Tree Of Life Rugs
View this beautiful collection of Tree of Life Design Rugs and Carpets
Tree of life design rugs – While the tree of life meaning varies throughout different cultures and religions, its sacred properties are something we can all agree on. This iconically inspiring symbol has taken on many names throughout time, including ‘The Cosmic Tree’, ‘The Holy Tree’, and ‘The World Tree.’ And so, it is evident that its magical versatility is what makes it so powerful.
Even in the realm of psychology, it has spread its roots. Illustrating a wholesome and inspiring model for self-growth and enlightenment, it never stops growing, like the human heart.
Biologically speaking, it has been referred to as a model for the evolution of earth’s bio system, with all expansion of life rooting back to the same core source.
In the land of Yoga, it is one of their prominent spiritual symbols, rooting us to the ground while connecting us to the heavens. Keeping all forms of life in touch with mother earth and the universe at once.
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In the realm of rugs, it has been depicted and celebrated infinity, especially through Antique Persian rugs. Within this category, this iconic and beautiful depiction has been achieved in various styles, such as Khorassan, Kerman, and Kashan carpets. This is due to Ancient Iranian culture’s Sacred World Tree which bears all seeds, also known as The Tree of Life! So without further ado, discover what it means to you by taking a look at how beautifully it has been depicted in our collection of Tree of Life Rugs.
The Meaning of the “Tree of Life” Design Motif in Antique Rugs
The “Tree of Life” rug design is a popular motif in oriental carpets, pottery and other decorative items. Since the symbol is found in many different cultures around the world, its exact origin is obscure. However, scholars believe it originated in ancient Mesopotamia, although the tree’s features have transformed over the centuries.
The earliest known Mesopotamian “Tree of Life,” which dates back to 2,500 BCE, depicts a Sumerian god standing in front of two sacred trees. A black steatite cylinder seal from the same period shows a goddess picking fruit from a sacred palm tree. This could have been the inspiration for the story of the forbidden fruit in Genesis.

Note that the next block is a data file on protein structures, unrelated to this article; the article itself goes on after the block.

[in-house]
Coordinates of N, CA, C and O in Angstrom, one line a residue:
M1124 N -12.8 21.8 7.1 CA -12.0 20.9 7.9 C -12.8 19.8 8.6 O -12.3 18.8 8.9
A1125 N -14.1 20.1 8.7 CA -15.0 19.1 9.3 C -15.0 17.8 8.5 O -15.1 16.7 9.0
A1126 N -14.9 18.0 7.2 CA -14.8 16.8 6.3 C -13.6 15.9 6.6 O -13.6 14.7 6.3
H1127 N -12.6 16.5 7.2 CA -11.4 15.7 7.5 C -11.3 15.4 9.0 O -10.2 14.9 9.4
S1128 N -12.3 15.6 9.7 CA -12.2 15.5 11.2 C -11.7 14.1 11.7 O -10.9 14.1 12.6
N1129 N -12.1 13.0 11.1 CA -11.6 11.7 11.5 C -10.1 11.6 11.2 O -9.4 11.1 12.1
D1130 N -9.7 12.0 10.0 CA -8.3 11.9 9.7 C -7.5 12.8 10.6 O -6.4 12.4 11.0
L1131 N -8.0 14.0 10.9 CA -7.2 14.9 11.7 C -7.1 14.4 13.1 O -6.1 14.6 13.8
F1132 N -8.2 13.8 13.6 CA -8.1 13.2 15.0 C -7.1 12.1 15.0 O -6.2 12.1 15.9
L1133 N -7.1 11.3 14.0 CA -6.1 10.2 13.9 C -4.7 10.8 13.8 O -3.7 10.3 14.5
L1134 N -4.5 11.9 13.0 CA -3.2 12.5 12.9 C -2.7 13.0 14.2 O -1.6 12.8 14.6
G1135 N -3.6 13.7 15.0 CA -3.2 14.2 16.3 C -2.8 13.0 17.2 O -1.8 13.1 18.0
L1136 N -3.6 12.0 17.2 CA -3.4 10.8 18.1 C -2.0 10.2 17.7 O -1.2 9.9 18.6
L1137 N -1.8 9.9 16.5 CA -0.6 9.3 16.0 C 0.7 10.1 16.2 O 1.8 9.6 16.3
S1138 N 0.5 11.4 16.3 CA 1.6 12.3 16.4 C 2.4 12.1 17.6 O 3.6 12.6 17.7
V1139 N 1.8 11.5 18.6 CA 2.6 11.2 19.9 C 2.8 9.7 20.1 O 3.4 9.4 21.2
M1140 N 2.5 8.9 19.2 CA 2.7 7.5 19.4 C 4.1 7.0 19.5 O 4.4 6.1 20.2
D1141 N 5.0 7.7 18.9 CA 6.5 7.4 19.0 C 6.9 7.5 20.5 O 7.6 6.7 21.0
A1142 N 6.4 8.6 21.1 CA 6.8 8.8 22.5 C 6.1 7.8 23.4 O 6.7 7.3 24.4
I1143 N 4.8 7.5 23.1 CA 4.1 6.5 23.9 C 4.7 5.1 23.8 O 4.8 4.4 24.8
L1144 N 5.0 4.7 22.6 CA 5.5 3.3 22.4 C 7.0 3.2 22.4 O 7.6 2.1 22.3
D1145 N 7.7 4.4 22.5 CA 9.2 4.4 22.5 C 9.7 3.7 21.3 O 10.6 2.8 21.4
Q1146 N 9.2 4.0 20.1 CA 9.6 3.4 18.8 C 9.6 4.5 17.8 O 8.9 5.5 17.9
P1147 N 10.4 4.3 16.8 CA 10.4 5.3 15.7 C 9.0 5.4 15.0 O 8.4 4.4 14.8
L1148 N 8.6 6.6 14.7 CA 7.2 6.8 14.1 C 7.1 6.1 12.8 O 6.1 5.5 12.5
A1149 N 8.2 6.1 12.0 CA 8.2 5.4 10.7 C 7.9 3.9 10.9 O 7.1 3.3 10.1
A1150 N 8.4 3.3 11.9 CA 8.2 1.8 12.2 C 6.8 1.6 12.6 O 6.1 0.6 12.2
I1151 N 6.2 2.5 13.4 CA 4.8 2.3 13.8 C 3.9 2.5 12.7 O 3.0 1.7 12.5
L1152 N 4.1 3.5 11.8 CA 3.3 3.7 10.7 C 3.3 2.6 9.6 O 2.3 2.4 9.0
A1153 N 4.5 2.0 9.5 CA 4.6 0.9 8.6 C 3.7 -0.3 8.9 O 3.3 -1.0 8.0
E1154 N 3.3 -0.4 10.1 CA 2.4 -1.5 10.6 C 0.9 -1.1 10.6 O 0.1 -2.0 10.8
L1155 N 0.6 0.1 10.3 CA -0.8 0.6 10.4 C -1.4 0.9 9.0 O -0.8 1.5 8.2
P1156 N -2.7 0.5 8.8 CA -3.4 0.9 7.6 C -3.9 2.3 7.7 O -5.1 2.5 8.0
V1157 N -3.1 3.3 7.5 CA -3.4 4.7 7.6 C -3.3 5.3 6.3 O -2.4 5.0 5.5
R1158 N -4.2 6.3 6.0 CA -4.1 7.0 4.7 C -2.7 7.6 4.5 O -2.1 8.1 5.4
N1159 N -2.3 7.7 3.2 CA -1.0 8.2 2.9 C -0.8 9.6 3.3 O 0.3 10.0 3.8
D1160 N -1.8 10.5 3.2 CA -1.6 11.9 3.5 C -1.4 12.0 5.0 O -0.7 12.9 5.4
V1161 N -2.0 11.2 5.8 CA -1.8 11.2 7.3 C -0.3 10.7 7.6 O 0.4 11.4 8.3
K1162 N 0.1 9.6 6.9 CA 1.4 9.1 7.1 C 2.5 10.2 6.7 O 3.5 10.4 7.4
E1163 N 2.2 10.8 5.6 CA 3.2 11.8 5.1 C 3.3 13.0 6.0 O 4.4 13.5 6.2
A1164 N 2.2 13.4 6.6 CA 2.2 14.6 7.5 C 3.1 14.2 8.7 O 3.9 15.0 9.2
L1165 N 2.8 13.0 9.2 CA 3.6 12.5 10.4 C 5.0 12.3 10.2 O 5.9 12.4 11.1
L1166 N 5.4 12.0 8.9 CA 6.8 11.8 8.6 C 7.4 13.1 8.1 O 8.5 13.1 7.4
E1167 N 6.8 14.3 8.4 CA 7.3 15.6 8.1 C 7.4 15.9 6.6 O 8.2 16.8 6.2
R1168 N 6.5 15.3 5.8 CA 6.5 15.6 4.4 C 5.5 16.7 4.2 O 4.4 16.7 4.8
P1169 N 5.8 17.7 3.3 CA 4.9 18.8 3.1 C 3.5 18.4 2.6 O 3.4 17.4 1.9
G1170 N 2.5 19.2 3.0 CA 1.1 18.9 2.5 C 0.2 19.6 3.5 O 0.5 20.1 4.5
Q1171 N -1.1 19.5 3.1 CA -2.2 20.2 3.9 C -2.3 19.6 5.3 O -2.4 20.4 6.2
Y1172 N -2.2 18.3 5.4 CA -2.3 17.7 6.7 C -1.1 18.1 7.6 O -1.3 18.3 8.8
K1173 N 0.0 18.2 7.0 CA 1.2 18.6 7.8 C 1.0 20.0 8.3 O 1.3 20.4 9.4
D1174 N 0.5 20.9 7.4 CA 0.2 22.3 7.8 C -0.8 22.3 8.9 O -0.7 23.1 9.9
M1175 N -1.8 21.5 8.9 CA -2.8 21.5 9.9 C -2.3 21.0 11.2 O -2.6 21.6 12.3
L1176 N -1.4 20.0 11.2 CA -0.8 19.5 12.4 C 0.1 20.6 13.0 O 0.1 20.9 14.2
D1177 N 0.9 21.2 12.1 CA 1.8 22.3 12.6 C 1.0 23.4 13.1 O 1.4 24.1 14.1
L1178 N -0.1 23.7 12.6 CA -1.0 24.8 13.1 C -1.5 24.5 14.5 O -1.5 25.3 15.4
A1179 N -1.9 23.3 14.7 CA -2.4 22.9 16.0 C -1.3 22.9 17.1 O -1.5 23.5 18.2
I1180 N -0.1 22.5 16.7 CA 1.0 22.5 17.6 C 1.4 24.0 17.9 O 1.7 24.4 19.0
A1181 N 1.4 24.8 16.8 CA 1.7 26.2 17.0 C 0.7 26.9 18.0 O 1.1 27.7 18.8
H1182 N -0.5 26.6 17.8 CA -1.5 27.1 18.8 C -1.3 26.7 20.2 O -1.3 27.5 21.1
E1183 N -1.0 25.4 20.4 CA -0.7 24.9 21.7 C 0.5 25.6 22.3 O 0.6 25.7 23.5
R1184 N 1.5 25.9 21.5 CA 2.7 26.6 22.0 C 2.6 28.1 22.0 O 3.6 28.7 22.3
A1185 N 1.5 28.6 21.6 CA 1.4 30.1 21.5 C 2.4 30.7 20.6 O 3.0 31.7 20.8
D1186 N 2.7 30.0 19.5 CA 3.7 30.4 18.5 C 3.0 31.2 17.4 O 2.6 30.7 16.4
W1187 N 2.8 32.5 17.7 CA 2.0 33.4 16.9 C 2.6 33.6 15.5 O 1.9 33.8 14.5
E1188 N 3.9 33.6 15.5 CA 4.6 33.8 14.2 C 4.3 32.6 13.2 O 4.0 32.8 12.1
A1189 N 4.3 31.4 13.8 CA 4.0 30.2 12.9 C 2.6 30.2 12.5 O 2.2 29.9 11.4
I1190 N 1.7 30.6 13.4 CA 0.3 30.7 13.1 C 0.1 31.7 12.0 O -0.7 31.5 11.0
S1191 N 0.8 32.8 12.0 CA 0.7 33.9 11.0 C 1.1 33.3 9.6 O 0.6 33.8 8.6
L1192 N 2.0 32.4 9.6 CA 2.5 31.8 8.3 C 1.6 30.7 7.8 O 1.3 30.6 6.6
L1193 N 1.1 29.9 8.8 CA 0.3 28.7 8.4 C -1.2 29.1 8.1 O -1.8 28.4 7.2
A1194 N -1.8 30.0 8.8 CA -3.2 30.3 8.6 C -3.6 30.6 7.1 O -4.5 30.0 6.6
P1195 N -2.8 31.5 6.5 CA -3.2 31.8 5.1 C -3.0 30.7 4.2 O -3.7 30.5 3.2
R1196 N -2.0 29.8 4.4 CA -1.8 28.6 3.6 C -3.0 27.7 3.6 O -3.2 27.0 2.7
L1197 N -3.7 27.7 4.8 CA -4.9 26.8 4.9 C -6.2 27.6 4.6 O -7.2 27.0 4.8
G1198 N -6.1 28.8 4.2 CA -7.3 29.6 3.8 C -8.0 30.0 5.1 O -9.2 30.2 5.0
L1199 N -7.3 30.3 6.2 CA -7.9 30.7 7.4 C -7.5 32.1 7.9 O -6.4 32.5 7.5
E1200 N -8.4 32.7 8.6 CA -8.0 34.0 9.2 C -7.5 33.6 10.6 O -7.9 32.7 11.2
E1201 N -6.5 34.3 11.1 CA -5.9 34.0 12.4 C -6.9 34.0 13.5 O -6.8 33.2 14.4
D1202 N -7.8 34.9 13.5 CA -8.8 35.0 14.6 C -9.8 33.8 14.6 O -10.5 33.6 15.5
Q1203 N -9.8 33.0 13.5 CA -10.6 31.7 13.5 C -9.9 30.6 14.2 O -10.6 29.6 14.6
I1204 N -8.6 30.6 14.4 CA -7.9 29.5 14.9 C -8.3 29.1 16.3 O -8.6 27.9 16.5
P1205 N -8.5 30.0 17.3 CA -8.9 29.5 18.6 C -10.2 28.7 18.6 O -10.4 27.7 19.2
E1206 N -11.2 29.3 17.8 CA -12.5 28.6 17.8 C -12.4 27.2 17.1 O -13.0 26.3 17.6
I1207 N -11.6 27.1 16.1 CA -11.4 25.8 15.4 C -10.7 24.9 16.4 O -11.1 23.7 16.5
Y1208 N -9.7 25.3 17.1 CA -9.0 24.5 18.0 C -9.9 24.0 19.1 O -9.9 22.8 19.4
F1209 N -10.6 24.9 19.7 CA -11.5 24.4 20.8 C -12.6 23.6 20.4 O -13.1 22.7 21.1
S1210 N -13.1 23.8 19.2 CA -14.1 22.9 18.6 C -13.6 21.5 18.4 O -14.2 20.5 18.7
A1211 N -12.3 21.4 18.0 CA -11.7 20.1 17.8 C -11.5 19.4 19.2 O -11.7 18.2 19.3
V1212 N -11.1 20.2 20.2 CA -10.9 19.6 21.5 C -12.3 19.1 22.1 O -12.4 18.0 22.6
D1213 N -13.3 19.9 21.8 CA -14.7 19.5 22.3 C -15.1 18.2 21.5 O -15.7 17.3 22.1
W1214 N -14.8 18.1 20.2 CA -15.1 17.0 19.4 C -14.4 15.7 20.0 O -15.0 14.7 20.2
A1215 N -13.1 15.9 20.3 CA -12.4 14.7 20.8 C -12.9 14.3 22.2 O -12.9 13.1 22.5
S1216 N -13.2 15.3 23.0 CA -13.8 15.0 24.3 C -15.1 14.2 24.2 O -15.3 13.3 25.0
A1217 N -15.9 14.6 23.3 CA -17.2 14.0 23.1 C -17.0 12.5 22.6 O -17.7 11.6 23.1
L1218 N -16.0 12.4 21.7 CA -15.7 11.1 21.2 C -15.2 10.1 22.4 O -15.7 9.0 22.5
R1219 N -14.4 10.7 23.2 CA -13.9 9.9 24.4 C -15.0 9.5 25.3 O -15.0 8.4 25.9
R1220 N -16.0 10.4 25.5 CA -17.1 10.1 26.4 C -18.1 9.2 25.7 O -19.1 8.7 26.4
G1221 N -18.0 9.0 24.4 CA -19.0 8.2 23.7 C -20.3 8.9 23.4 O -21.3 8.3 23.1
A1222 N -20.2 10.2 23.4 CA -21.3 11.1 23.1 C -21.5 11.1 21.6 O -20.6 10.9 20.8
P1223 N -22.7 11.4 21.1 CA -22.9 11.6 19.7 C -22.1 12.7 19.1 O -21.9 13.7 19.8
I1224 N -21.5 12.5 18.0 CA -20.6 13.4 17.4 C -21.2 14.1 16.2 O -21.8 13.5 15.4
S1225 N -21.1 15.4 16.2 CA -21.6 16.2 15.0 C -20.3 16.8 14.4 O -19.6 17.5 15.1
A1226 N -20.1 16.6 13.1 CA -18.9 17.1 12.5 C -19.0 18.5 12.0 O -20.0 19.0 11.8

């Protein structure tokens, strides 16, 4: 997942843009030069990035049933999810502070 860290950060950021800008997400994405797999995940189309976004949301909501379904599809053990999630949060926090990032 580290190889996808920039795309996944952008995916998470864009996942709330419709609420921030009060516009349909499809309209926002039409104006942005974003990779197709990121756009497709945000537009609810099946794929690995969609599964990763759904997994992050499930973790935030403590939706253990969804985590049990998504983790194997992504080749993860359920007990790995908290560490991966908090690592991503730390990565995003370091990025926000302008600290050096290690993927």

The Babylonians, who conquered the Sumerians, believed that the Tree of Life was a magical tree that grew in the center of paradise. They believed that the water that flowed out of its roots irrigated their land. In the epic of Gilgamesh, the hero acquires a plant that has the power of rejuvenation; but he loses it to a snake, which acquires the ability to renew itself by shedding its skin.
In the first half the first millennium BCE, the Tree of Life concept spread all over the near east, and presumably from there to the rest of the old world. As it spread, it took on many different shapes and meanings:
• In the Neo-Assyrian Empire, the Tree of Life symbol featured prominently on royal garments, official seals and wall paintings.
• In Egyptian mythology, the first couple on earth, the god Osiris and goddess Isis, emerged from an acacia tree belonging to a primordial goddess called Lusaaseta.
• In ancient Armenia, it was a religious symbol drawn on the walls of fortresses and carved on the armor of warriors.
• In Georgia, the Borjgali is a symbol made of the sun with seven rotating wings over the Christian Tree of Life, symbolizing the continuity between the past, present and the future.
• In Turkic and Mongolian mythology, the Tree of Life, drawn like a birch tree, is the cosmic axis between the earth and the sky and regarded as the creator deity Bai Ulgan.
• In Norse mythology, the Tree of Life appears as Yggdrasi, the world tree. It’s usually represented by an oak tree, which was sacred to Thor, the thunder god.
• In Greek mythology, it was represented by the oak tree which was sacred to Zeus, the king of gods. Priests in ancient Greece would interpret the rustling of the oak’s leaves to make divine announcements.
Many other cultures around the world, including the Yakuts, Tatars and other ethnic groups of Siberia, Navajos and other native people of North America, and various ethnic groups of Eastern Europe and Asia have their own versions of the “Tree of Life”. But it can be surmised that they all have their root in ancient Mesopotamia.
Thus, the concept of “Tree of Life” predates Jewish, Christian and Muslim traditions. In its purest form, it stands as giver of life. However, Oriental rug weavers adapted the design to reflect the meaning compatible with their own local religion and culture. In every tradition in which this motif is found, it is an important symbol of life and abundance.
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